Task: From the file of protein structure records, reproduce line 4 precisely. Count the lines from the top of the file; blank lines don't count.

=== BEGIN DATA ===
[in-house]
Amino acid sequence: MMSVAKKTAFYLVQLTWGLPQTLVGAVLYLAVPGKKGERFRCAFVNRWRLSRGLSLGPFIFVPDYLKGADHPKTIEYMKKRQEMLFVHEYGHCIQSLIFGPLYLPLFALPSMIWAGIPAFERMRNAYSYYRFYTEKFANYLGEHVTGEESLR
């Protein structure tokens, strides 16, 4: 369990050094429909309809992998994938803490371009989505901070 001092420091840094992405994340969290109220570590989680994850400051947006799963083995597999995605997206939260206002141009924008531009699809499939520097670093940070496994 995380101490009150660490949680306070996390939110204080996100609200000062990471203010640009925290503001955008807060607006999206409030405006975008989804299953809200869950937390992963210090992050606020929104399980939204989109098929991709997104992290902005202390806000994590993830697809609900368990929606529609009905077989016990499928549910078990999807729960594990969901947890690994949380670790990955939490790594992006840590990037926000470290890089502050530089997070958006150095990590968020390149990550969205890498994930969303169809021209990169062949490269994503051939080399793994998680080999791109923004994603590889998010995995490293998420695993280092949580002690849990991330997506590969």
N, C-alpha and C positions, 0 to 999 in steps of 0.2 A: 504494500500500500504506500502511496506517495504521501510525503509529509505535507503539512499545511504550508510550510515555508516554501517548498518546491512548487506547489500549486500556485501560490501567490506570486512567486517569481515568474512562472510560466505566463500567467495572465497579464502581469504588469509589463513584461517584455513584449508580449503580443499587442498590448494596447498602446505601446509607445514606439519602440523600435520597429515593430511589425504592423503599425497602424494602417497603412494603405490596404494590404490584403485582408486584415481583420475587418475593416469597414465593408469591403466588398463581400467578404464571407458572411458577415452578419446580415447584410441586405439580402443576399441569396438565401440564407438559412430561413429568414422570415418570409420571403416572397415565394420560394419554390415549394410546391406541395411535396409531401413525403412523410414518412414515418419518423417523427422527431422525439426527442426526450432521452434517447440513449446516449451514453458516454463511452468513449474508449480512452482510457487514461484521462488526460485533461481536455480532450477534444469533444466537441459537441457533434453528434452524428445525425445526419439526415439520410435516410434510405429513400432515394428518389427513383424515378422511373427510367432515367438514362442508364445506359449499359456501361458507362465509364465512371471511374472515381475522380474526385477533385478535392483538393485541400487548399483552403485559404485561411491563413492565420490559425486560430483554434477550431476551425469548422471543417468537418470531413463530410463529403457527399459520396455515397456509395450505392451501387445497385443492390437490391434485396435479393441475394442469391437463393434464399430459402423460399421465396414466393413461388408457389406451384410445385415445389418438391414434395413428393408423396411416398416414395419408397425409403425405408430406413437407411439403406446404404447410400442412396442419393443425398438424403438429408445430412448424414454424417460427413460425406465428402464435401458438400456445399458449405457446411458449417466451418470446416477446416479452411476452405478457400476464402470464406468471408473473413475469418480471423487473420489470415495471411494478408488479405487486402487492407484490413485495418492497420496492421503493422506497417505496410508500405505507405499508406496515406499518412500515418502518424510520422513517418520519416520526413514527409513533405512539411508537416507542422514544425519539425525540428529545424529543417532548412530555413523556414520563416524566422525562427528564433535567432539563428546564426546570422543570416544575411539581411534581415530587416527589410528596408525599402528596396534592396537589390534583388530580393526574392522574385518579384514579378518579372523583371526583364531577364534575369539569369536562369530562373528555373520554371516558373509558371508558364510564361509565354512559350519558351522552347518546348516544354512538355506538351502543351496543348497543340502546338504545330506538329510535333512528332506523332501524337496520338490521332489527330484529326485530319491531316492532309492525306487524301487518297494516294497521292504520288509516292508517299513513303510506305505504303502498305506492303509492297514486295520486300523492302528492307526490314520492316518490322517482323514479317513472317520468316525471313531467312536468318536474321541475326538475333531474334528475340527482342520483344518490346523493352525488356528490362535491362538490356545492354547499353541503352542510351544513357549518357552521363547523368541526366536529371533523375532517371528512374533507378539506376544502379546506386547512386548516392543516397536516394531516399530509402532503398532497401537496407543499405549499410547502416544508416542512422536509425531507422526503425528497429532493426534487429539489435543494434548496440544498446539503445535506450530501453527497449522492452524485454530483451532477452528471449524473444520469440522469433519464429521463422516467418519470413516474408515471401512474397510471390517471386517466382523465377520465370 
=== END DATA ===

N, C-alpha and C positions, 0 to 999 in steps of 0.2 A: 504494500500500500504506500502511496506517495504521501510525503509529509505535507503539512499545511504550508510550510515555508516554501517548498518546491512548487506547489500549486500556485501560490501567490506570486512567486517569481515568474512562472510560466505566463500567467495572465497579464502581469504588469509589463513584461517584455513584449508580449503580443499587442498590448494596447498602446505601446509607445514606439519602440523600435520597429515593430511589425504592423503599425497602424494602417497603412494603405490596404494590404490584403485582408486584415481583420475587418475593416469597414465593408469591403466588398463581400467578404464571407458572411458577415452578419446580415447584410441586405439580402443576399441569396438565401440564407438559412430561413429568414422570415418570409420571403416572397415565394420560394419554390415549394410546391406541395411535396409531401413525403412523410414518412414515418419518423417523427422527431422525439426527442426526450432521452434517447440513449446516449451514453458516454463511452468513449474508449480512452482510457487514461484521462488526460485533461481536455480532450477534444469533444466537441459537441457533434453528434452524428445525425445526419439526415439520410435516410434510405429513400432515394428518389427513383424515378422511373427510367432515367438514362442508364445506359449499359456501361458507362465509364465512371471511374472515381475522380474526385477533385478535392483538393485541400487548399483552403485559404485561411491563413492565420490559425486560430483554434477550431476551425469548422471543417468537418470531413463530410463529403457527399459520396455515397456509395450505392451501387445497385443492390437490391434485396435479393441475394442469391437463393434464399430459402423460399421465396414466393413461388408457389406451384410445385415445389418438391414434395413428393408423396411416398416414395419408397425409403425405408430406413437407411439403406446404404447410400442412396442419393443425398438424403438429408445430412448424414454424417460427413460425406465428402464435401458438400456445399458449405457446411458449417466451418470446416477446416479452411476452405478457400476464402470464406468471408473473413475469418480471423487473420489470415495471411494478408488479405487486402487492407484490413485495418492497420496492421503493422506497417505496410508500405505507405499508406496515406499518412500515418502518424510520422513517418520519416520526413514527409513533405512539411508537416507542422514544425519539425525540428529545424529543417532548412530555413523556414520563416524566422525562427528564433535567432539563428546564426546570422543570416544575411539581411534581415530587416527589410528596408525599402528596396534592396537589390534583388530580393526574392522574385518579384514579378518579372523583371526583364531577364534575369539569369536562369530562373528555373520554371516558373509558371508558364510564361509565354512559350519558351522552347518546348516544354512538355506538351502543351496543348497543340502546338504545330506538329510535333512528332506523332501524337496520338490521332489527330484529326485530319491531316492532309492525306487524301487518297494516294497521292504520288509516292508517299513513303510506305505504303502498305506492303509492297514486295520486300523492302528492307526490314520492316518490322517482323514479317513472317520468316525471313531467312536468318536474321541475326538475333531474334528475340527482342520483344518490346523493352525488356528490362535491362538490356545492354547499353541503352542510351544513357549518357552521363547523368541526366536529371533523375532517371528512374533507378539506376544502379546506386547512386548516392543516397536516394531516399530509402532503398532497401537496407543499405549499410547502416544508416542512422536509425531507422526503425528497429532493426534487429539489435543494434548496440544498446539503445535506450530501453527497449522492452524485454530483451532477452528471449524473444520469440522469433519464429521463422516467418519470413516474408515471401512474397510471390517471386517466382523465377520465370 